Causes of Hair Damage
We, as hair care professionals, are engaged in the art and science of beautifying hair; a notable pursuit that has been around for centuries. Modern techniques of hair beautification range from the simple acts of shampooing, combing and brushing, to chemically treating hair with relaxers, permanent waves and/or hair coloring. Whenever excessively curly hair is modified to a relaxed (straightened) or permanently waved state, we gain better control of hair; but in the process, we end up damaging the hair to some extent.
There are four basic causes of hair damage: mechanical (combing/styling), shampooing, weather and chemical treatments. Hair care professionals, whether they're stylists or chemists, are always trying to find ways of eliminating or at least minimizing the effects of hair damage. The most effective weapon against mechanical, shampooing and weather-related hair damage is proper conditioning. Damage caused by chemical treatments, especially over-processing, cannot be reversed by any kind of conditioning treatments. However, such damage can be minimized with certain state-of-the-art conditioning relaxers and permanent wave systems available in the marketplace.
What is meant by the word conditioning? Basically, conditioning means attempting to restore or maintain the tensile strength of hair so that it can withstand the effects of combing, brushing, shampooing, weather and, to some extent, chemical treatments. It also involves the giving of certain cosmetic properties representative of healthy hair.
The following properties of hair are the goals and evidences of effective conditioning: ease of wet and dry combing; elimination of static electricity; minimal hair loss during wet and dry combing; soft and silky feel; minimization of porosity; extra sheen (due to the tight realignment of cuticles); improved body, and enhanced manageability. Hair chemists have an ongoing mission to formulate conditioners that address these hair properties. It's important to keep in mind that the conditioning needs of hair fibers vary according to their texture. For example, fine hair requires increased body, while coarse hair can be use added softness. It's apparent, then, that one type of conditioner cannot be used on all hair textures with the best results. Conditioners containing excessive amounts of proteins, such as reconstructors, should be used only on fine, limp or badly damaged hair. Conditoners containing softening agents, humectants and highly concentrated emollients, such as creme conditioners and moisturizers, should be used on medium to coarse hair or hair that is very dry.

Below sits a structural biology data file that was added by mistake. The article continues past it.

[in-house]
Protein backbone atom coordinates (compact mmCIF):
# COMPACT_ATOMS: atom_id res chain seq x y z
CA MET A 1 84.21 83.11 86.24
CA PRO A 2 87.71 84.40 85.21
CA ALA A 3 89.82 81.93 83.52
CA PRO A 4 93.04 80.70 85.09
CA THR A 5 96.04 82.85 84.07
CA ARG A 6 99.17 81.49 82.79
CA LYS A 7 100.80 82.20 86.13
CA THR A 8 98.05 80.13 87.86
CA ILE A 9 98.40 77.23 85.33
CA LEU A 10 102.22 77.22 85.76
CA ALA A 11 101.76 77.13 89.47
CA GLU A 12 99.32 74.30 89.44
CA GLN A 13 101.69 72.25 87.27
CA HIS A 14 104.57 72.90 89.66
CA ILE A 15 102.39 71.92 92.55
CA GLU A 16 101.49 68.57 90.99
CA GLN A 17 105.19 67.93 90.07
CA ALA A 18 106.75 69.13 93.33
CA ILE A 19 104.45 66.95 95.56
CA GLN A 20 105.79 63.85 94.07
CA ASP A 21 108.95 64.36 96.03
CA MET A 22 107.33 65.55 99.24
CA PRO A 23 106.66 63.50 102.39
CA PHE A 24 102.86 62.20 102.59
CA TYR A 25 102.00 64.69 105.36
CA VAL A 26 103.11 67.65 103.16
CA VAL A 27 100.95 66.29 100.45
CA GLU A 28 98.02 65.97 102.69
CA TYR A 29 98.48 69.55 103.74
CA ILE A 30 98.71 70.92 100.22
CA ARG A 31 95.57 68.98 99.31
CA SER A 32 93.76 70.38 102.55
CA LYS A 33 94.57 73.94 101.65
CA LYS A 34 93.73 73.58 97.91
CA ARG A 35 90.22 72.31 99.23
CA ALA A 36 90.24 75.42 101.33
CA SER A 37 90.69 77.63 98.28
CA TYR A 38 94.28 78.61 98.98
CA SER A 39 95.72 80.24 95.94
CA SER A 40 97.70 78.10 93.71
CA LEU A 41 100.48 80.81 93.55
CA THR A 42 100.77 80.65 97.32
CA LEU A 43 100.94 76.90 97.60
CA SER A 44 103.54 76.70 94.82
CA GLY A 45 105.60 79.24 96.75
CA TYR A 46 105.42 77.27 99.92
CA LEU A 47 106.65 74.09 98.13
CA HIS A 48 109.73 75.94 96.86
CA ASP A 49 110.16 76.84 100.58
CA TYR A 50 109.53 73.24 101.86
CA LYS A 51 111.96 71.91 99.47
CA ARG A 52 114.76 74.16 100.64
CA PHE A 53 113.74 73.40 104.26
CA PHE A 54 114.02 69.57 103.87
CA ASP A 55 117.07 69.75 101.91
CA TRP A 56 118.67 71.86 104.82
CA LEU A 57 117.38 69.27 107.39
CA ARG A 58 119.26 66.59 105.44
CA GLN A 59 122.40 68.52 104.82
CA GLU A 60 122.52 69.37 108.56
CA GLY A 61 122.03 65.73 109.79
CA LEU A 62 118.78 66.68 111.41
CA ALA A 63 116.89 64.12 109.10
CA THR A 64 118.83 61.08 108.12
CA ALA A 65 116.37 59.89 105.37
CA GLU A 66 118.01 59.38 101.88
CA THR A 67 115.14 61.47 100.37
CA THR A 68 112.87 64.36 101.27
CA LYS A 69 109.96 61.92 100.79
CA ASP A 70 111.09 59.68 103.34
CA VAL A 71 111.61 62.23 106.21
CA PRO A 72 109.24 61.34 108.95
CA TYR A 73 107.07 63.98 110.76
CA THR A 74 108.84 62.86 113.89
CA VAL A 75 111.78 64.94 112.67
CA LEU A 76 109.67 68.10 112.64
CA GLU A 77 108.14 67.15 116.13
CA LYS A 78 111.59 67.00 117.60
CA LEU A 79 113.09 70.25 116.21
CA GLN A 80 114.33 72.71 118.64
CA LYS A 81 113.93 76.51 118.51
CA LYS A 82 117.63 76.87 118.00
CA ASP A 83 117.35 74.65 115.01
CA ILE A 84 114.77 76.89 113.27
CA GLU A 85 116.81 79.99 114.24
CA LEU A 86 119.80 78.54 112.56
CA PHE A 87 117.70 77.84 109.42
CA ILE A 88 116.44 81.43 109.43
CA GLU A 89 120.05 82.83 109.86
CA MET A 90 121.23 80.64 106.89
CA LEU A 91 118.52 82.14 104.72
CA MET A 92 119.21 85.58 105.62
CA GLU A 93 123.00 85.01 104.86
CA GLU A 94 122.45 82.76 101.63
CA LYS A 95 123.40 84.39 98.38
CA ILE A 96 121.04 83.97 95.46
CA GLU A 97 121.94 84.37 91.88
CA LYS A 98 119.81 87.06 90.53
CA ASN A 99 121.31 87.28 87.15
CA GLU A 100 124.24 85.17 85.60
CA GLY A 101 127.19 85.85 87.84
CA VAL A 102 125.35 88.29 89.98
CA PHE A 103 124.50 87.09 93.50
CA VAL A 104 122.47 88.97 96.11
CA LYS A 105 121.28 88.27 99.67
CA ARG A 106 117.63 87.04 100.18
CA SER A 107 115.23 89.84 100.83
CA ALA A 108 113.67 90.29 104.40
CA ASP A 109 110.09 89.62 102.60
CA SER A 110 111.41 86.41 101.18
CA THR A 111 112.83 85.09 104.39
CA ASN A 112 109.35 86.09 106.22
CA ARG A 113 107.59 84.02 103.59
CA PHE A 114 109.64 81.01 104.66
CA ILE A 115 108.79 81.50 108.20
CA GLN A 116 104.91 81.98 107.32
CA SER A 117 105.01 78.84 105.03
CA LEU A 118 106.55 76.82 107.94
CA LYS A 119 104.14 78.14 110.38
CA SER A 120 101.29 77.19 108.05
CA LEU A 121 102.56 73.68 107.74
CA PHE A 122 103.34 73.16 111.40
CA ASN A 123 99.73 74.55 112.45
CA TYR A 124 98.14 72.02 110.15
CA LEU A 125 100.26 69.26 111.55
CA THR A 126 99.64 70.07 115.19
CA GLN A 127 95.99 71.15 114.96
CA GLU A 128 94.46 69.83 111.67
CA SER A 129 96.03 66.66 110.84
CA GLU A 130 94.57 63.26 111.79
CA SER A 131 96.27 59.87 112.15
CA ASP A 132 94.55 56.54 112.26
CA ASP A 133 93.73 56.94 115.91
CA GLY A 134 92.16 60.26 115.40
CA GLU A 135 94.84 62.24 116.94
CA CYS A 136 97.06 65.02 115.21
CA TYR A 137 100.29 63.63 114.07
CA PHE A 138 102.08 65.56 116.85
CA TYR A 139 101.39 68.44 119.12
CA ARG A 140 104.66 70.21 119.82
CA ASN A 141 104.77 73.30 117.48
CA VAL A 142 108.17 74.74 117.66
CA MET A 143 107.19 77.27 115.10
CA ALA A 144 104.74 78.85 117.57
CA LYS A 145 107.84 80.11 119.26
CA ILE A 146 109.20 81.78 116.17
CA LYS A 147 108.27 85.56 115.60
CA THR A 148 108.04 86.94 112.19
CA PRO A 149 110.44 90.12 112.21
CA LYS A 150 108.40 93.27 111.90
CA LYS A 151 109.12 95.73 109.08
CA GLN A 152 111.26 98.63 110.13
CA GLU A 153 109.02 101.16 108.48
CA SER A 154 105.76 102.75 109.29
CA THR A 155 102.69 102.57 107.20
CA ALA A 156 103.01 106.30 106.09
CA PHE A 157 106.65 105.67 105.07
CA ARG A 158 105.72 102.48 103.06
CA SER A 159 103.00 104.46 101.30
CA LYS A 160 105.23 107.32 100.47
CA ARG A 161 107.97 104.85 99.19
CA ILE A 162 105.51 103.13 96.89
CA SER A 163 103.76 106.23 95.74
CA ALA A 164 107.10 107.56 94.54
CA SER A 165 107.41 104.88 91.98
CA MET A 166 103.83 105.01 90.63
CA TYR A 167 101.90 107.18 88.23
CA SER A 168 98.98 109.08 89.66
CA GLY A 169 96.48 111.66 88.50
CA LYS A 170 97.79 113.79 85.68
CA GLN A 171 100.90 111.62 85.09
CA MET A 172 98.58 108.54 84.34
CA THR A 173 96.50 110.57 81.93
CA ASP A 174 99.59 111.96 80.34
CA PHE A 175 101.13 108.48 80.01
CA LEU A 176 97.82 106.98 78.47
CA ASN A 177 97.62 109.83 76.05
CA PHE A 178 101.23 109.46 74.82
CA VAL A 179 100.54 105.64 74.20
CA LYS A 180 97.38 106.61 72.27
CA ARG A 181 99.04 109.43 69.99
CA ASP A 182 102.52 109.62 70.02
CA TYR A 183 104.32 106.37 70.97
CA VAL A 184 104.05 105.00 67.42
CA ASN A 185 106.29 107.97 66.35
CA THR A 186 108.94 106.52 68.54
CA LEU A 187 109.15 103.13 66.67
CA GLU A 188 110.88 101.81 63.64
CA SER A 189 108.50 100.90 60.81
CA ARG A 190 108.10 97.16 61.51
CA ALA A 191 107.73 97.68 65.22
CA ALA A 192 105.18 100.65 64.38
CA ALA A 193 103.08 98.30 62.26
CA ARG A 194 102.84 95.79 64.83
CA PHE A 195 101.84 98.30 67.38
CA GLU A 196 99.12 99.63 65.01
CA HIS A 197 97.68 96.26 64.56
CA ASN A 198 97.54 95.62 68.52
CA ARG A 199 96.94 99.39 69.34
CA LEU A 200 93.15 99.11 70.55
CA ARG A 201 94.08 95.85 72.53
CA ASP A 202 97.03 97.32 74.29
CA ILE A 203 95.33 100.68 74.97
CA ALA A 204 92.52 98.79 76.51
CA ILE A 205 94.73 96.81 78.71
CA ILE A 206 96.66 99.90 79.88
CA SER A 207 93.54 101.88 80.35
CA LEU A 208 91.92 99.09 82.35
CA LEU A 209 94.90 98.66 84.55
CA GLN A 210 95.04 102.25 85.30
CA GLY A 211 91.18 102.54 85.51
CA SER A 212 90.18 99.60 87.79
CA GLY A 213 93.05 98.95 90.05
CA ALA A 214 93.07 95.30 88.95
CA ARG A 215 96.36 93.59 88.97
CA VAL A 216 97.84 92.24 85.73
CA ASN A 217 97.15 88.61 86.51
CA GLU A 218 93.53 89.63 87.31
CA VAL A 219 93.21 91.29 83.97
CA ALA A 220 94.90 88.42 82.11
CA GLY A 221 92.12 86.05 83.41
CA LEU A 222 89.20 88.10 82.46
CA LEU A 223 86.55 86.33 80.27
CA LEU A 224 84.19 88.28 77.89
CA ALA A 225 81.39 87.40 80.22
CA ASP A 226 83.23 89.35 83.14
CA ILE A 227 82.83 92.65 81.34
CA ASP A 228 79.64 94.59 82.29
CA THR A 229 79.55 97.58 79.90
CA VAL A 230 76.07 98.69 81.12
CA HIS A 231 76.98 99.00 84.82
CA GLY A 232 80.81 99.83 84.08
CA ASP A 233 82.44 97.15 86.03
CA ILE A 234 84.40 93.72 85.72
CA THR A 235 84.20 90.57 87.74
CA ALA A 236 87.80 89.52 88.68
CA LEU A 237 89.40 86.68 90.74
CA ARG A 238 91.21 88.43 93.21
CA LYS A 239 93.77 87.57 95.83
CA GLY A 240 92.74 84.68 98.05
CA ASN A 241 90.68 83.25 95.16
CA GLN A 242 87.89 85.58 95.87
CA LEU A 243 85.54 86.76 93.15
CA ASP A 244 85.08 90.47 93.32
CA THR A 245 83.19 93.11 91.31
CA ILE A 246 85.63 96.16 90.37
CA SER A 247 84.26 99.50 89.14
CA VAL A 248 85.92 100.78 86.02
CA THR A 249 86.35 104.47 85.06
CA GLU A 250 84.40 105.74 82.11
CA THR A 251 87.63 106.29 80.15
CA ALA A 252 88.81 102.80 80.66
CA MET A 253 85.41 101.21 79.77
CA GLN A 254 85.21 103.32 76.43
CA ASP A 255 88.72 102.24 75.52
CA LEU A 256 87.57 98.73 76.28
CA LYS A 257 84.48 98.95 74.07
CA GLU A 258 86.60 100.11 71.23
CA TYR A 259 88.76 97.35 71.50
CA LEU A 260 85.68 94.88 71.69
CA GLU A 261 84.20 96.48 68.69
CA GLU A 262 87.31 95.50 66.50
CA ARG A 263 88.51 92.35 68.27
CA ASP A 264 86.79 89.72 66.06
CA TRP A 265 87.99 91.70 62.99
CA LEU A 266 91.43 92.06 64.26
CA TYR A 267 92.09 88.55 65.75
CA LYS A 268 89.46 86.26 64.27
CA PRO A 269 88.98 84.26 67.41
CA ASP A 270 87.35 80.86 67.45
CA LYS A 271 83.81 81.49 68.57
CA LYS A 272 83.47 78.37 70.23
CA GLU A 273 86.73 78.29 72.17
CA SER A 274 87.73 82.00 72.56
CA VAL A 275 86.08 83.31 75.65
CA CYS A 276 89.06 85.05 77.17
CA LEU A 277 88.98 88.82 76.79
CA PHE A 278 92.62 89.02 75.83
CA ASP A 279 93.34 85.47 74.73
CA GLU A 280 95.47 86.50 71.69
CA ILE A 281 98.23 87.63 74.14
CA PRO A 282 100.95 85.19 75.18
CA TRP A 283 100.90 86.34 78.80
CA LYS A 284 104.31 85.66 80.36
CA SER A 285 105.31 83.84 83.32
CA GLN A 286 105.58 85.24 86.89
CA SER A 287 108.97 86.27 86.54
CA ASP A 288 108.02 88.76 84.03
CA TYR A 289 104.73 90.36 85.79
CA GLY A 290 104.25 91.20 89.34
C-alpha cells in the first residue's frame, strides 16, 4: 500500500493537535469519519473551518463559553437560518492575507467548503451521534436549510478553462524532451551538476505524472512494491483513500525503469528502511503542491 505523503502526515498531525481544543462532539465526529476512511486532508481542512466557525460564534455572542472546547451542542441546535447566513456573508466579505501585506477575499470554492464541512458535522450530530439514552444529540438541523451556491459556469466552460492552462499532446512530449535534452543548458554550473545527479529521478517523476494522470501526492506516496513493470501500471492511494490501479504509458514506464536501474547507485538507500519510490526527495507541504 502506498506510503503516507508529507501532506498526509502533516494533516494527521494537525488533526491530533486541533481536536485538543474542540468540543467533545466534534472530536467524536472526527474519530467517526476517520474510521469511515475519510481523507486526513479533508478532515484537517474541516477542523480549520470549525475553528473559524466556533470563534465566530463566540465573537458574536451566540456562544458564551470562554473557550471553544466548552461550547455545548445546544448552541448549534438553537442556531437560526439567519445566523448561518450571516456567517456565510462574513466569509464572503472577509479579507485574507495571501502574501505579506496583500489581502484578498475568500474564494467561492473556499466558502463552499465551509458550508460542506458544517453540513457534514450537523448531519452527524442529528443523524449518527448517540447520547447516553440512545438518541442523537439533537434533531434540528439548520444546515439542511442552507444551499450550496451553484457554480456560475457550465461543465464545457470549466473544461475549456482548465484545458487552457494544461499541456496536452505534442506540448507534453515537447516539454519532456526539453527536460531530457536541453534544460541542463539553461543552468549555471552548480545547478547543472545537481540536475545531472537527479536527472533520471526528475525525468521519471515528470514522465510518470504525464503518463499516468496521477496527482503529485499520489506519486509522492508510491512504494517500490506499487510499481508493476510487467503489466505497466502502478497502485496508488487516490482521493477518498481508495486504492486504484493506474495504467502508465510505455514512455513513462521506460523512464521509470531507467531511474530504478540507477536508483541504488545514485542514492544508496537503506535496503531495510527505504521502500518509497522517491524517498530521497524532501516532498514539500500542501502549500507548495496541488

To achieve a maximized result, sufficient amounts of conditioning agents must penetrate deep into the cortex of the hair. This occurs only under one or a combination of the following circumstances: an elevated pH, heat and time.
The higher the pH level of hair, the more widely open are the cuticles. Although hair is in its most vulnerable state under these conditions, the opportunity for conditioners to penetrate deep into the cortex layer of the hair is at its greatest. (When cuticles are closed, it is difficult for conditioners to penetrate in this way. If they do, an extended amount of time is required). When relaxers or permanent wave solutions are applied to the hair, the pH becomes very high (about 13.0 with relaxers and 9.5 with permanent waves). Some premium brands have protective and restorative conditioners built right into the chemical systems so that they can go to work in the hair, when they can do the most good. Even when the chemicals are first rinsed from the hair, the pH declines only partially (down to about 10.0 with relaxers and 7.0 with permanent waves). The hair is still alkaline and the cuticles remain partially open. This represents the second best opportunity to condition the hair once again before completely closing the cuticles with neutralizing shampoos or solutions. But remember, conditioning at these times can only be accomplished with systems that provide such features.
As the temperature of hair is increased, the greater the possibility of conditioners penetrating the cortex. Penetration is much greater when hair is about 60-degrees centigrade than when it is at the normal environmental temperature of 25 degrees centigrade. A temperature of 60-degrees centigrade is easily achieved at the medium setting of an electric heat cap.
As the time of contact between hair and the conditioner increases, the degree of the conditioner penetration into the cortex increases. The conditioning action continues to be productive up to 25-30 minutes. After that time, absorption reaches its maximum. It is safe, therefore, to conclude that conditioners should be left on the hair, with a plastic cap, for 25-30 minutes. The use of a hood dryer will enhance the conditioning effect.